In most classes students will teach/help eachother anyway. (Unless you have one of those scary boot camp classes where every is facing the front and is quiet as a mouse and acting like a robot just copying the teacher. No fun at all! LOl!) In most environments, when the teacher is walking round checking people’s technique, friends who have come together will look at other’s attempts and say "yea that’s good! wow!" or "she said to hold your hand above your head remember?"

    These kinds of encouragements and corrections are very helpful for students. And yes, it is the teacher’s liability if anyone is injured whether they are following your instructions, someone elses or their own ideas.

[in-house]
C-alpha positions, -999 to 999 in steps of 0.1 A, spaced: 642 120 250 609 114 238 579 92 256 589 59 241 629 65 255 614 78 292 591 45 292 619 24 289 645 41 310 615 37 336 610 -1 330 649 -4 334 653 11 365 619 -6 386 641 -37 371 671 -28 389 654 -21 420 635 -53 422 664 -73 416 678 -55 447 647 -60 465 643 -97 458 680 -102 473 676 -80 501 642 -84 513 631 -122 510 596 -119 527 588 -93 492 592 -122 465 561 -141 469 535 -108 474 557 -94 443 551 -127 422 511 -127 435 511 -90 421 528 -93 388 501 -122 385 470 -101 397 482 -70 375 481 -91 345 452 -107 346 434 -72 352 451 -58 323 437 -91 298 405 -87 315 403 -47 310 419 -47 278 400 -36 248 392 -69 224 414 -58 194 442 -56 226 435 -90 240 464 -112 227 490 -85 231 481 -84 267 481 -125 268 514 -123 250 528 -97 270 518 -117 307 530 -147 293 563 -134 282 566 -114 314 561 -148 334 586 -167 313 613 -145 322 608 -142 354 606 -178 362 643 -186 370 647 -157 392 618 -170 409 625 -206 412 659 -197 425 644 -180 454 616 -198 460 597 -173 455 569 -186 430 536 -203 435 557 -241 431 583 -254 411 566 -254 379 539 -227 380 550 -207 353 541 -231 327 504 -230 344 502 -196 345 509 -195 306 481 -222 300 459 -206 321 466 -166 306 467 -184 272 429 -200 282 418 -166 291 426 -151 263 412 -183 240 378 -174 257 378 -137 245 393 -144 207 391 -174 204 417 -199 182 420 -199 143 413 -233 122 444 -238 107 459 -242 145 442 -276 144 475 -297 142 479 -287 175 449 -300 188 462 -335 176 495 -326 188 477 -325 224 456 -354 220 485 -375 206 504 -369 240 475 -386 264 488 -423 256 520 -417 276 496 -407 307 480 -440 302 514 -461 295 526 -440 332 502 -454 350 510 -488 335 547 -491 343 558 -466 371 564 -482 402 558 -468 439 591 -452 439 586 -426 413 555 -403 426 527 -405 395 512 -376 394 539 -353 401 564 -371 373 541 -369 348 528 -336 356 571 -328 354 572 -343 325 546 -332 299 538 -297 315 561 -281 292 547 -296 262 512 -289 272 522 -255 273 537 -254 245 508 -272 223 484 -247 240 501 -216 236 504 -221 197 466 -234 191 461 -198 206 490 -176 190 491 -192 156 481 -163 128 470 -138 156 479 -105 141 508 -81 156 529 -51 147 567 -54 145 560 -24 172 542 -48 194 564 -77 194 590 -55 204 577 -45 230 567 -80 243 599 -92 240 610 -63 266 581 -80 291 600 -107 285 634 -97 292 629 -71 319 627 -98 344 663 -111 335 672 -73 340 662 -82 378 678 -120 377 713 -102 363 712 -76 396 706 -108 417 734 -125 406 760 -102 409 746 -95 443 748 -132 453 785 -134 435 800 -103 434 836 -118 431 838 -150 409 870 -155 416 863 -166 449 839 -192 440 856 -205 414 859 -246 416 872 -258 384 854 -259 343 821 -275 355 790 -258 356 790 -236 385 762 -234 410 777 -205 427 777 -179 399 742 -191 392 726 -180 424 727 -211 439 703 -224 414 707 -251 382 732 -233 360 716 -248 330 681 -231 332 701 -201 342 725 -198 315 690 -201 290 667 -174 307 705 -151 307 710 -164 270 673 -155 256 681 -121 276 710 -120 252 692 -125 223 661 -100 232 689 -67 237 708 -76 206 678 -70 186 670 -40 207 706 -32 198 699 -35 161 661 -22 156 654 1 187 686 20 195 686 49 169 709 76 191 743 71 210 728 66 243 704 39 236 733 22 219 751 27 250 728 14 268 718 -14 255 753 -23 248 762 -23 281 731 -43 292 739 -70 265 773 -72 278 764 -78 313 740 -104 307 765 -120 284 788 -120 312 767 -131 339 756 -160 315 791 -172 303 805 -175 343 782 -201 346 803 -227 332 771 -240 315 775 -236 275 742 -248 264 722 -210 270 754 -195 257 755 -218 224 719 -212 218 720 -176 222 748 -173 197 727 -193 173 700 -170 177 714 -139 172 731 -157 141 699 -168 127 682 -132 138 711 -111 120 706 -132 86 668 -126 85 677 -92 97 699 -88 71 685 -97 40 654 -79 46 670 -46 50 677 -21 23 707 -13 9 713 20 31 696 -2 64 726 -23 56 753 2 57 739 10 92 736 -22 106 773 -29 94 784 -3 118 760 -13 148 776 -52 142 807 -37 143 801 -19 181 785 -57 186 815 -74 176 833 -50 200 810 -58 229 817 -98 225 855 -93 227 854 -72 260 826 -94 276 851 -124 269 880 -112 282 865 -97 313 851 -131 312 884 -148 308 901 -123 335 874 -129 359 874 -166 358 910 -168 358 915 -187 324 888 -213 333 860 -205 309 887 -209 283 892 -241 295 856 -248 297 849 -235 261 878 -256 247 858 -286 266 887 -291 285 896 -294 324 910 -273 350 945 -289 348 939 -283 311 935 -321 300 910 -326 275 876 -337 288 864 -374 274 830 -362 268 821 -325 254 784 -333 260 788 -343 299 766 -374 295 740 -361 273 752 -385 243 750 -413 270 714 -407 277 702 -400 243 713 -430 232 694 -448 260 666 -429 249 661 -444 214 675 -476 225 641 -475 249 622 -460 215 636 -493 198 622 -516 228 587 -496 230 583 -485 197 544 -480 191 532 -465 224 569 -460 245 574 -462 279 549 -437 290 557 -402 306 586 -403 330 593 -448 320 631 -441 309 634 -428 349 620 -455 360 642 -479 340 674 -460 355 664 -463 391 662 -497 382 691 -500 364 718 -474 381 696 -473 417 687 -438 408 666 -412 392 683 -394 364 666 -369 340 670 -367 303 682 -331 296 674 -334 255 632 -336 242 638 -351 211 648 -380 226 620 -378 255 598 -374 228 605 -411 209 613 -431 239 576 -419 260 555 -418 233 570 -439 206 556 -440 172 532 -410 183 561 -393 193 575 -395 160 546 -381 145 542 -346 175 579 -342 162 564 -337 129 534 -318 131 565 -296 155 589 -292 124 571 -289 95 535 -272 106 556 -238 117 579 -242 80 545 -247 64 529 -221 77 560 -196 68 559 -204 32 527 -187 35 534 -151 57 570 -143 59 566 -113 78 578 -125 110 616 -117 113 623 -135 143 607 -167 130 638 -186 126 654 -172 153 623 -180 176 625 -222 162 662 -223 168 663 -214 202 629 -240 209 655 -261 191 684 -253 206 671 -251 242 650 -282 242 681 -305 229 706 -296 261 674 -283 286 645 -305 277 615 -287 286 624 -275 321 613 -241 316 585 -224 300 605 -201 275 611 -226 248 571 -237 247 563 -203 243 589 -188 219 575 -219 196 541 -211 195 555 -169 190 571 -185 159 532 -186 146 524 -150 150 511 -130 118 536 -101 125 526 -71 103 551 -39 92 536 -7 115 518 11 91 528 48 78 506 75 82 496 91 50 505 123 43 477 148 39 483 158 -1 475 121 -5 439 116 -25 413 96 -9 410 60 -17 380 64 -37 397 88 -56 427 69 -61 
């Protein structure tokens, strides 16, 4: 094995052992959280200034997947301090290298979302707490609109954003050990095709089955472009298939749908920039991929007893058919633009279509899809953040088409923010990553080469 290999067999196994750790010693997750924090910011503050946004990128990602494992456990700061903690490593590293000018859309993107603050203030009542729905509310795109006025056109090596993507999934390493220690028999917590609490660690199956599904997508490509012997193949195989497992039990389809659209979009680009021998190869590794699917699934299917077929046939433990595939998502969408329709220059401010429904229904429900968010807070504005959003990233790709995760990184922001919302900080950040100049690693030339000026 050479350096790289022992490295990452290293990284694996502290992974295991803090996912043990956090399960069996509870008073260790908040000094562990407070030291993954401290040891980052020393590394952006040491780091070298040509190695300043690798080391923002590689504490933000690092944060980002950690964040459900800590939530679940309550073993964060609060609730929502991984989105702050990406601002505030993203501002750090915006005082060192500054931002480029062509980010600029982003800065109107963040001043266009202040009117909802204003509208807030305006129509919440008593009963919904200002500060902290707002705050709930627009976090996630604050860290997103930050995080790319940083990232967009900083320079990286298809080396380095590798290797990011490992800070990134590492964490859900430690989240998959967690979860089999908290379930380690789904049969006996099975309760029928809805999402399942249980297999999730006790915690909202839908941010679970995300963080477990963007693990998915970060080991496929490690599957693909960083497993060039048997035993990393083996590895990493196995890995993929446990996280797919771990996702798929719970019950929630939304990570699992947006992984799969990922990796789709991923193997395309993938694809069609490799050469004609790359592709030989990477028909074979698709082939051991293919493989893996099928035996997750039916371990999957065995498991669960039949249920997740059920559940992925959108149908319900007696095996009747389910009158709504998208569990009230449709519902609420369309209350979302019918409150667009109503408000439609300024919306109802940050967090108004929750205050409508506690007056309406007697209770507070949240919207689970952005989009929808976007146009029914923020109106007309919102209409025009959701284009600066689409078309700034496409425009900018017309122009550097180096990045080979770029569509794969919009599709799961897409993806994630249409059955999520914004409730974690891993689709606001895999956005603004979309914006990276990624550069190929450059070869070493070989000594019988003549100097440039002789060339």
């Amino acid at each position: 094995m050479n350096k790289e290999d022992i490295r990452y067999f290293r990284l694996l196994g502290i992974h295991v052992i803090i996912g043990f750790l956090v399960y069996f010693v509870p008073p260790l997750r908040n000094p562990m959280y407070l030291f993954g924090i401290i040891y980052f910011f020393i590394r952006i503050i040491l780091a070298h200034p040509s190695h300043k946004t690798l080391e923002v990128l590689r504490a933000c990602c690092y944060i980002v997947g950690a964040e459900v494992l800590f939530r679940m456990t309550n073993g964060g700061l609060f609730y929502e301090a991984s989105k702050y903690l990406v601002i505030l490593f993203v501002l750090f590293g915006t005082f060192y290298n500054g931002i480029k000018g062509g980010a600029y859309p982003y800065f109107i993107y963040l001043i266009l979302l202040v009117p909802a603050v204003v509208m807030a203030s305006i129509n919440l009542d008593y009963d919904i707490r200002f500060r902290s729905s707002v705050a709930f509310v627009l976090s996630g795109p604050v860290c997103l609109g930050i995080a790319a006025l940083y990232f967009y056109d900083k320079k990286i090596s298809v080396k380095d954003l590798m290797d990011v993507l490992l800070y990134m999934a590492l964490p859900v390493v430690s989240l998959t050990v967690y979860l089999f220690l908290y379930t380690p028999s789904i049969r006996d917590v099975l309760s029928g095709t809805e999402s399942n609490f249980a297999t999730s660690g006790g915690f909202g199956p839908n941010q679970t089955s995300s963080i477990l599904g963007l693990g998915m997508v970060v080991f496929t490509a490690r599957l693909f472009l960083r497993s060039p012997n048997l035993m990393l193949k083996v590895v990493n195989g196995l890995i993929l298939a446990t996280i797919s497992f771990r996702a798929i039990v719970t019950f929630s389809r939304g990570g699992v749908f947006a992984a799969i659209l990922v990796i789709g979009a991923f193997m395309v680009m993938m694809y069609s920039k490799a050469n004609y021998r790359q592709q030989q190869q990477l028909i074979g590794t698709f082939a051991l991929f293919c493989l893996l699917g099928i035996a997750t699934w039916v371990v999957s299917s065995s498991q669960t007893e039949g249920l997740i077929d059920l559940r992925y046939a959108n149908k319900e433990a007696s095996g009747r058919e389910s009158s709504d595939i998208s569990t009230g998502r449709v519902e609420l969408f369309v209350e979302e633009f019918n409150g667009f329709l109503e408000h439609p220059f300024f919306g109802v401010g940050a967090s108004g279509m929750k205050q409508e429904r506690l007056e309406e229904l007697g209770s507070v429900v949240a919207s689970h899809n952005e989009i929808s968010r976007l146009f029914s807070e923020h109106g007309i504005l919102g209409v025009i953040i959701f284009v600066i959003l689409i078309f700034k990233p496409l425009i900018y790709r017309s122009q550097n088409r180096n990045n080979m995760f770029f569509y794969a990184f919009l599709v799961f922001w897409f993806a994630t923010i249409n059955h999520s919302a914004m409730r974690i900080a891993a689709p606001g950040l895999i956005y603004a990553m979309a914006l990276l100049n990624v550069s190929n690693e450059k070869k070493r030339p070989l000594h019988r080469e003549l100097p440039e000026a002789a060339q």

Spotting is different though, because not many people can catch or hold the body correctly. In advanced classes where I used to go though, they teach spotting technique as well because they know people will go home and try it themselves – on street signs or their washing lines – whatever! So it’s like the ‘safe sex’ approach to sex ed, instead of the abstinence one. Better to teach them how to do it right than to say "don’t do it without me!" – coz they will anyway. (Of course, what they do at home is NOT your legal liability)